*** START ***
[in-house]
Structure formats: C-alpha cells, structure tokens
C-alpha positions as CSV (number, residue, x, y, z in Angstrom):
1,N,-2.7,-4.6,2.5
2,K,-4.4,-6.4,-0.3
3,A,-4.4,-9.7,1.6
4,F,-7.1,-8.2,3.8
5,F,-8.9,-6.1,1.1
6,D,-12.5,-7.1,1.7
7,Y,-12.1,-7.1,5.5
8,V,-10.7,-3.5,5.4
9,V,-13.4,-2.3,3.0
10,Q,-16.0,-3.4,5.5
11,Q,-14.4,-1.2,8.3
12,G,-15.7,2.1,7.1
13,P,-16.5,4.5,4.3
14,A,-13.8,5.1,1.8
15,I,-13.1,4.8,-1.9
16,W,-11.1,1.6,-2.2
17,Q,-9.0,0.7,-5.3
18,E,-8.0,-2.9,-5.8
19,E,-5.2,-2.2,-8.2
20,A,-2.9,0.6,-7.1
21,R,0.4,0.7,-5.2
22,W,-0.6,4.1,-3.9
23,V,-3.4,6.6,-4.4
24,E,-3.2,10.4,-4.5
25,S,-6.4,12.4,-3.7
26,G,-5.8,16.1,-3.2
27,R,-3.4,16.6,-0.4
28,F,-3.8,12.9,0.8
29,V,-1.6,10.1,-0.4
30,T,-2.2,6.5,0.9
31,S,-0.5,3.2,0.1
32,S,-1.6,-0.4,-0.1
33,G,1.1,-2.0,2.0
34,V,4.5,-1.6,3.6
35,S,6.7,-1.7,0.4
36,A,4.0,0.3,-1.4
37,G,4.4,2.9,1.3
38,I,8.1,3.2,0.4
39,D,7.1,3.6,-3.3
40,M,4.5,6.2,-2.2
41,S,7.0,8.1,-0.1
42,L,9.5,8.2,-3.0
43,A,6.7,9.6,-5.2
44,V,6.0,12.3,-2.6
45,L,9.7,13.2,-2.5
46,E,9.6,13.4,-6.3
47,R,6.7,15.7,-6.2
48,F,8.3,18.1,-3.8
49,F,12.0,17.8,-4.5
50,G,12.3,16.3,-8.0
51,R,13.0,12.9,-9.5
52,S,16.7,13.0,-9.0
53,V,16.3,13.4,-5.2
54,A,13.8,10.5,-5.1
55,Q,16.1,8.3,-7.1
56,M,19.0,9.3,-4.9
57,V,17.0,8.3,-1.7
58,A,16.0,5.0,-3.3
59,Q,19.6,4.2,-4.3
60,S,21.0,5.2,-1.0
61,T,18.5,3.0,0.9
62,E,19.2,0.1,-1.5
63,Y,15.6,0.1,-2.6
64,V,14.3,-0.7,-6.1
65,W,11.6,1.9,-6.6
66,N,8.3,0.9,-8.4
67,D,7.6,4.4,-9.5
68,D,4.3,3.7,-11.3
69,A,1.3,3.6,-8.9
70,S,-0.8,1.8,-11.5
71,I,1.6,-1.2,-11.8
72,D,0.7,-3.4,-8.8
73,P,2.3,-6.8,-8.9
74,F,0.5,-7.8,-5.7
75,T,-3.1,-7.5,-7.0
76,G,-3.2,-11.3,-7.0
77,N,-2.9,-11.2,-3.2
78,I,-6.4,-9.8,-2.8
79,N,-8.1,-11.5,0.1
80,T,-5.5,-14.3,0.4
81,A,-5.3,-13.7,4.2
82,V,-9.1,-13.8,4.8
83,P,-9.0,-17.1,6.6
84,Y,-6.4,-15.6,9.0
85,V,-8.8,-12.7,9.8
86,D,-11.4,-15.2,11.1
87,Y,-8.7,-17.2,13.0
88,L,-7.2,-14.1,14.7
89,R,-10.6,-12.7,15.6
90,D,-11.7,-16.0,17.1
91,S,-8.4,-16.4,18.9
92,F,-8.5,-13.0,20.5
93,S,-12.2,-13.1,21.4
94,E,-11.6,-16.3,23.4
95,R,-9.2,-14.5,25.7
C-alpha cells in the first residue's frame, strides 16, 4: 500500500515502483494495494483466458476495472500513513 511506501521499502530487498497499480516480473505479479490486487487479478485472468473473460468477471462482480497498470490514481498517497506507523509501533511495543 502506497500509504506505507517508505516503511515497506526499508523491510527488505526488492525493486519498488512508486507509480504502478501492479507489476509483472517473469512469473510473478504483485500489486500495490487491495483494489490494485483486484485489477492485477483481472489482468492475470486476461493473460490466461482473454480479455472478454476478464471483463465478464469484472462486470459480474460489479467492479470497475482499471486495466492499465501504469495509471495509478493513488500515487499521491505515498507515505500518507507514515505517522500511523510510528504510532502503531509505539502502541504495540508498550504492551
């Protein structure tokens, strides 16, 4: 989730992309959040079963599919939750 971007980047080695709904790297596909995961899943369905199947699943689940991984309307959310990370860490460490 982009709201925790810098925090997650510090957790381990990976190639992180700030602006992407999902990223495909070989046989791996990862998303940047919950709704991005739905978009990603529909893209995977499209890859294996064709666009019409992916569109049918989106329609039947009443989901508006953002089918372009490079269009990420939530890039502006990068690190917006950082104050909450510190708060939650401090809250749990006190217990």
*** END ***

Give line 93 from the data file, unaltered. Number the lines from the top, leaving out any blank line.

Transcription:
90,D,-11.7,-16.0,17.1